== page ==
When will electric vehicles run out of power?

Steve Bokor CFA, and certified financial planner Ian David Clark share their thoughts on the volatile growth of electric power as a fossil fuel alternative.

We are seeing a slow but steady paradigm shift in consumer tastes when it comes to transportation choices. Due to economies of scale, gas and diesel still come in cheaper than electric vehicles (EVs). But with an ever-growing tide of automakers switching to electric versions, that differential continues to shrink.

Globally, EVs are exhibiting “hockey stick growth” in terms of sales, thanks to government subsidies (funded in part through carbon taxes on gas and diesel). But the trend remains volatile. Here in North America we may be falling behind the world, with China showing the highest adoption of EVs.

That could change in B.C. in the coming years, notwithstanding a few bumps in the road (like a potential future shortfall in lithium production to make batteries). Energy and maintenance cost reductions, stricter emission controls, government subsidies and the launch of new and affordable models are bringing EVs within reach of the average consumer. We estimate approximately a 75 per cent savings in energy costs.

However, if governments like B.C. push forward to eliminate gas powered vehicles to meet CO2 emission targets, there are some ugly hidden truths that no one is talking about. A report filed with the British Columbia Utilities Commission in 2017 estimates B.C. residents consume 4.6 billion litres of gasoline each year; that equates to 41 terawatt hours of electricity per year — the upcoming Peace River Site C dam will provide about 5 terawatts per year. We are going to need more dams. That’s OK because we can always go with solar panels … except the estimated number of solar panels equivalent to the Site C dam is 21 million. That will require a lot of rooftops.

It Comes at a Cost

The current cost of electricity is making it an obvious choice for people in certain parts of the world, but for others, not so much.

Take B.C. for example. Charging currently costs about 10 cents per kilowatt hour or approximately 3.25 cents per kilometre to charge your vehicle. That makes it extremely cheap to operate an EV. In Ontario and Newfoundland, poor decisions by utility companies means that electricity costs could rise dramatically, making it a less desirable choice.

BC Hydro charges a “Step 1” base rate of $0.093 per kilowatt hour (kWh) on the first 644 kWh consumed, which then jumps to “Step 2” rate of $0.139 per kWh. Factor in the load from an EV, and suddenly you might be using beeswax candles and coconut oil to light your house if you want to maintain “Step 1” rates.

For drivers travelling about 20,000 kilometres a year, factor in about 300k Wh per month for travelling and add that to your electricity bill.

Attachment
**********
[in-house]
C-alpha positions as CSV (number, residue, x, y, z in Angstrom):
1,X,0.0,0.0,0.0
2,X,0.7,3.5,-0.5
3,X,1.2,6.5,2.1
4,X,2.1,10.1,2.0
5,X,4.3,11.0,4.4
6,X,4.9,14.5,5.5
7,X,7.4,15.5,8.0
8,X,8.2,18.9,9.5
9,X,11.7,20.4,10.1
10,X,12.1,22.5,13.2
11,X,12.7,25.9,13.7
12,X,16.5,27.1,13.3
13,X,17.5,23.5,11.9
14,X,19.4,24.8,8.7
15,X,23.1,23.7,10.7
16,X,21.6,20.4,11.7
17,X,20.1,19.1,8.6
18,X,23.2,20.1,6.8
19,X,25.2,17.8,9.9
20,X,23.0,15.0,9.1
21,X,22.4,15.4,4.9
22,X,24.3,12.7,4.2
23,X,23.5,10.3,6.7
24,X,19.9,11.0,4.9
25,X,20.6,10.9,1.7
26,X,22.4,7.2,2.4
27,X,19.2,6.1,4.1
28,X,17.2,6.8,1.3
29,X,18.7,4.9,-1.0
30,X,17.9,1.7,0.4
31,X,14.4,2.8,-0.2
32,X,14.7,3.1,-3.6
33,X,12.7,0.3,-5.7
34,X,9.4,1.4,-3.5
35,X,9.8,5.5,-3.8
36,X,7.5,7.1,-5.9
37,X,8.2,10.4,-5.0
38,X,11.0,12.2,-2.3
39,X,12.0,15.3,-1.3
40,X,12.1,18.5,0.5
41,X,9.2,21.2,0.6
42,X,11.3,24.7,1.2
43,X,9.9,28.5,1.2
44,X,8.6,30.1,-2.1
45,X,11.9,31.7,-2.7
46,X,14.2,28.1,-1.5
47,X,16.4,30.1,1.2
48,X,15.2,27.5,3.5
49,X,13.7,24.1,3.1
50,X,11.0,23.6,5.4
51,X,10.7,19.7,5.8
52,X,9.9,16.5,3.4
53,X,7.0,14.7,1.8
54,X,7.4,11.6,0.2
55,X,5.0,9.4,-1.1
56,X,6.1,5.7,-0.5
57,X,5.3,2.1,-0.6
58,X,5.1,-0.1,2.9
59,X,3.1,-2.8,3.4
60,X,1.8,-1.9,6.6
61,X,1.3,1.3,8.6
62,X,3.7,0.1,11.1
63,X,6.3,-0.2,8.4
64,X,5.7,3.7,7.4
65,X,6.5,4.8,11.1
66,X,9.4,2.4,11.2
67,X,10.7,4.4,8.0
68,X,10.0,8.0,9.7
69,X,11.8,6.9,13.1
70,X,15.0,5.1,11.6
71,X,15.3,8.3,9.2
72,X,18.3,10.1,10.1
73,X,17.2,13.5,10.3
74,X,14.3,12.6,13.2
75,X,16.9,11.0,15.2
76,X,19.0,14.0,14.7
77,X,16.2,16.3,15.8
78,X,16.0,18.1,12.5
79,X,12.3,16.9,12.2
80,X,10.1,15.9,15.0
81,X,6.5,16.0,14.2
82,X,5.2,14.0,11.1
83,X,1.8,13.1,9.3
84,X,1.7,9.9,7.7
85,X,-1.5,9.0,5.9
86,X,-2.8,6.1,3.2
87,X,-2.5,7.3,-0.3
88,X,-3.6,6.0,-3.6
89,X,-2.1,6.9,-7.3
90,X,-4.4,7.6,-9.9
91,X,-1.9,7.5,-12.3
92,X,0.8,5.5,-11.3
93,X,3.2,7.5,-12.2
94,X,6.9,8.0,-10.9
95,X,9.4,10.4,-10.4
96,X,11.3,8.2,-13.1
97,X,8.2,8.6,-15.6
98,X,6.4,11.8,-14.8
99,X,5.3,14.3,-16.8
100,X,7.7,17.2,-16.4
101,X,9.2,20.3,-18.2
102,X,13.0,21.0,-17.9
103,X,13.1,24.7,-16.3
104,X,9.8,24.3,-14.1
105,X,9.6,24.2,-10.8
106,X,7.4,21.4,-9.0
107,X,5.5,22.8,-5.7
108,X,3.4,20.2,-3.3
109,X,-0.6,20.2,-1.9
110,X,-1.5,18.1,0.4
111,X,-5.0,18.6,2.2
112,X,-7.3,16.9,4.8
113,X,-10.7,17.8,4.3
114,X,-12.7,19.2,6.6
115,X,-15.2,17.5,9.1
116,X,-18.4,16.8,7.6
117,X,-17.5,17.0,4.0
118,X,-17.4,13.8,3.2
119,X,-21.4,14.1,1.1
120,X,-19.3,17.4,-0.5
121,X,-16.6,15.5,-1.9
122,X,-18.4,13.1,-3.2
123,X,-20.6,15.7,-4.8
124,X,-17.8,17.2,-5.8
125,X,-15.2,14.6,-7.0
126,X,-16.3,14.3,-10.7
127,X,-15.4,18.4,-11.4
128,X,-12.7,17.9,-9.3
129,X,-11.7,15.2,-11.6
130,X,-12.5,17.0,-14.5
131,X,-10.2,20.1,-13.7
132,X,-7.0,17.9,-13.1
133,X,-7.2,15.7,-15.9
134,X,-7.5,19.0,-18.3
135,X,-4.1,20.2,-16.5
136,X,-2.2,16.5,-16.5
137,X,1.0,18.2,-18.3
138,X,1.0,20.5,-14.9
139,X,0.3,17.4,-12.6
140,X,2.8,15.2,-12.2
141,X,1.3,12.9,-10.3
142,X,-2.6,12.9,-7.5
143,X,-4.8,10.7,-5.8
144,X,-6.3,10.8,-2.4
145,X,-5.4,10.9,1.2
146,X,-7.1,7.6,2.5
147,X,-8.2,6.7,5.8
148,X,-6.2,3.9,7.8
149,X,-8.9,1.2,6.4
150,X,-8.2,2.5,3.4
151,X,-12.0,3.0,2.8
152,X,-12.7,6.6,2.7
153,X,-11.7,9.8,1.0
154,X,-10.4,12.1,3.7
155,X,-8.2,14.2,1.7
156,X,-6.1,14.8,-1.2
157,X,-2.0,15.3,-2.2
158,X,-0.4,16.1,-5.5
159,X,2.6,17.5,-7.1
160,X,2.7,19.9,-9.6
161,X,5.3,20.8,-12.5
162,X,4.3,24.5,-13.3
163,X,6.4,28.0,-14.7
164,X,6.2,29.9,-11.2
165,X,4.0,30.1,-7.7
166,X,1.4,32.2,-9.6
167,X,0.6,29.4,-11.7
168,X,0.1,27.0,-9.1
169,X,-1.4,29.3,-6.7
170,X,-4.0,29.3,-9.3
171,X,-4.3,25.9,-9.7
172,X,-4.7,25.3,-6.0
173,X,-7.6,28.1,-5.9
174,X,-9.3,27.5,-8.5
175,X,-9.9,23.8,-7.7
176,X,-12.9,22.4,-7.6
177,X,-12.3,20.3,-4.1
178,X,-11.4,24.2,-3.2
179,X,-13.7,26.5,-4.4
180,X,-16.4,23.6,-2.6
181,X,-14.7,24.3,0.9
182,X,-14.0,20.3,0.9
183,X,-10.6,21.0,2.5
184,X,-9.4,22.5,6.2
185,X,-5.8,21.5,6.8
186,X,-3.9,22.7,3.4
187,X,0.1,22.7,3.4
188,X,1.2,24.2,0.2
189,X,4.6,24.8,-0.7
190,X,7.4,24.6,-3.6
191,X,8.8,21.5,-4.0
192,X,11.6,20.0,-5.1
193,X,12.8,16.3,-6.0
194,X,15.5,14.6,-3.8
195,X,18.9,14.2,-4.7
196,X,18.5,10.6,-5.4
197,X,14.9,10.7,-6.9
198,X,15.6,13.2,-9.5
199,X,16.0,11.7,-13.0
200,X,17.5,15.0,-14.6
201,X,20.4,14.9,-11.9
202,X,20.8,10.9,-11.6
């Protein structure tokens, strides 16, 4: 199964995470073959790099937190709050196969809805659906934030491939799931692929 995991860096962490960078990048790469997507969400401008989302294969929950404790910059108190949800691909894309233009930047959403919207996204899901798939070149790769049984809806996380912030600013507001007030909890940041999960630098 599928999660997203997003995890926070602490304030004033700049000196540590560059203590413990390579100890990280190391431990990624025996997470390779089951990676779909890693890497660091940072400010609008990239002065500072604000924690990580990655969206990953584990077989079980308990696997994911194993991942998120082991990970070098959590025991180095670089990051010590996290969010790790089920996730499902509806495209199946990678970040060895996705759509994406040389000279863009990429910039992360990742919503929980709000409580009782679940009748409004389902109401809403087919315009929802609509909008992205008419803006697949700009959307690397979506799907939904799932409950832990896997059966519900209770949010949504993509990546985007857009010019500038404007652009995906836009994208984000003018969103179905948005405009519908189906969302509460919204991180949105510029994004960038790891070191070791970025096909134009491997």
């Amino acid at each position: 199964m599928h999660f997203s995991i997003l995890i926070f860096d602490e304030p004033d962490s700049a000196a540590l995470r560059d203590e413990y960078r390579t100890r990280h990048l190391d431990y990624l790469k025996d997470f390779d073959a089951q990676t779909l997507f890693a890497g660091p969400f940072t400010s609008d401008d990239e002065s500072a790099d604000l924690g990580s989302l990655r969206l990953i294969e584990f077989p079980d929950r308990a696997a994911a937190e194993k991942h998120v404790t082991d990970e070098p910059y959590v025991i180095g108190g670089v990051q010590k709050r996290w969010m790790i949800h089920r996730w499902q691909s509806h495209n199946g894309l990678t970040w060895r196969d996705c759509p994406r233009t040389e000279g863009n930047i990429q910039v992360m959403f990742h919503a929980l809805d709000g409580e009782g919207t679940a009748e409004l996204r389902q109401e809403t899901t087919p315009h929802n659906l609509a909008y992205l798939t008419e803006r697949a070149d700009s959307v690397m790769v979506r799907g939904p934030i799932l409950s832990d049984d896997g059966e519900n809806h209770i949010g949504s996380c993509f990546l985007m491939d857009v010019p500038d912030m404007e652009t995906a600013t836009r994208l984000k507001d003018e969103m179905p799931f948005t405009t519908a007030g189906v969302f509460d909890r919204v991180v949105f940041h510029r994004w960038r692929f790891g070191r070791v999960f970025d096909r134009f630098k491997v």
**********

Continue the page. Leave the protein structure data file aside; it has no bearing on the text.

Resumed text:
If a motorist runs out of gas in a remote location, it doesn’t take long to find a gallon of gas and get back on the road. With an electric vehicle, it’s either a tow truck or five miles of extension cord in the trunk. Fast charging stations will take approximately 20 minutes for 200 kilometres. Therefore EV makers must rely on governments at all levels to create sufficient infrastructure charging stations before the majority of consumers will be confident to switch.

At the Municipal Level

Fortunately, we are already seeing arising network of EV charging stations deployed in both publicly and privately owned parking lots. This could help entice consumers that travel short distances to make the switch.

But that is only part of the equation.

True, Tesla and a few others are making vehicles with greater range, but they come at a steep price tag that often excludes them from certain subsidies. Believe it or not, Canada’s oil industry —led by Suncor’s Petro-Canada — have installed a transnational network of fast-charging stations every 250 kilometres.

In order for broad acceptance, municipalities with large vehicle fleets cannot be expected to switch without significant price reductions. Provincial and federal tax incentives and subsidized charging stations are a must.

In addition, unlike retail consumers preferring smaller vehicles that developed after the oil price shocks of the 1970s, municipalities must also contend with trucks, vans and buses. To that end, the federal government announced in their 2019 budget $130 million over five years to build out a more integrated network.

Governments at all levels are on board the zero emission train, but we also think they may be missing the bus. We have alluded to some critical drawbacks to the adoption of EVs, which we will explain in a follow-up article; we will compare and contrast EVs to hydrogen fuel cells, a.k.a. the other zero emission solution.

Frankly, we are very concerned that Canada will get left behind the rest of the world in adopting this other mode of transportation.


Steve Bokor CFA is a licensed portfolio manager and Ian David Clark is a portfolio manager and certified financial planner with PI Financial Corp, a member of CIPF.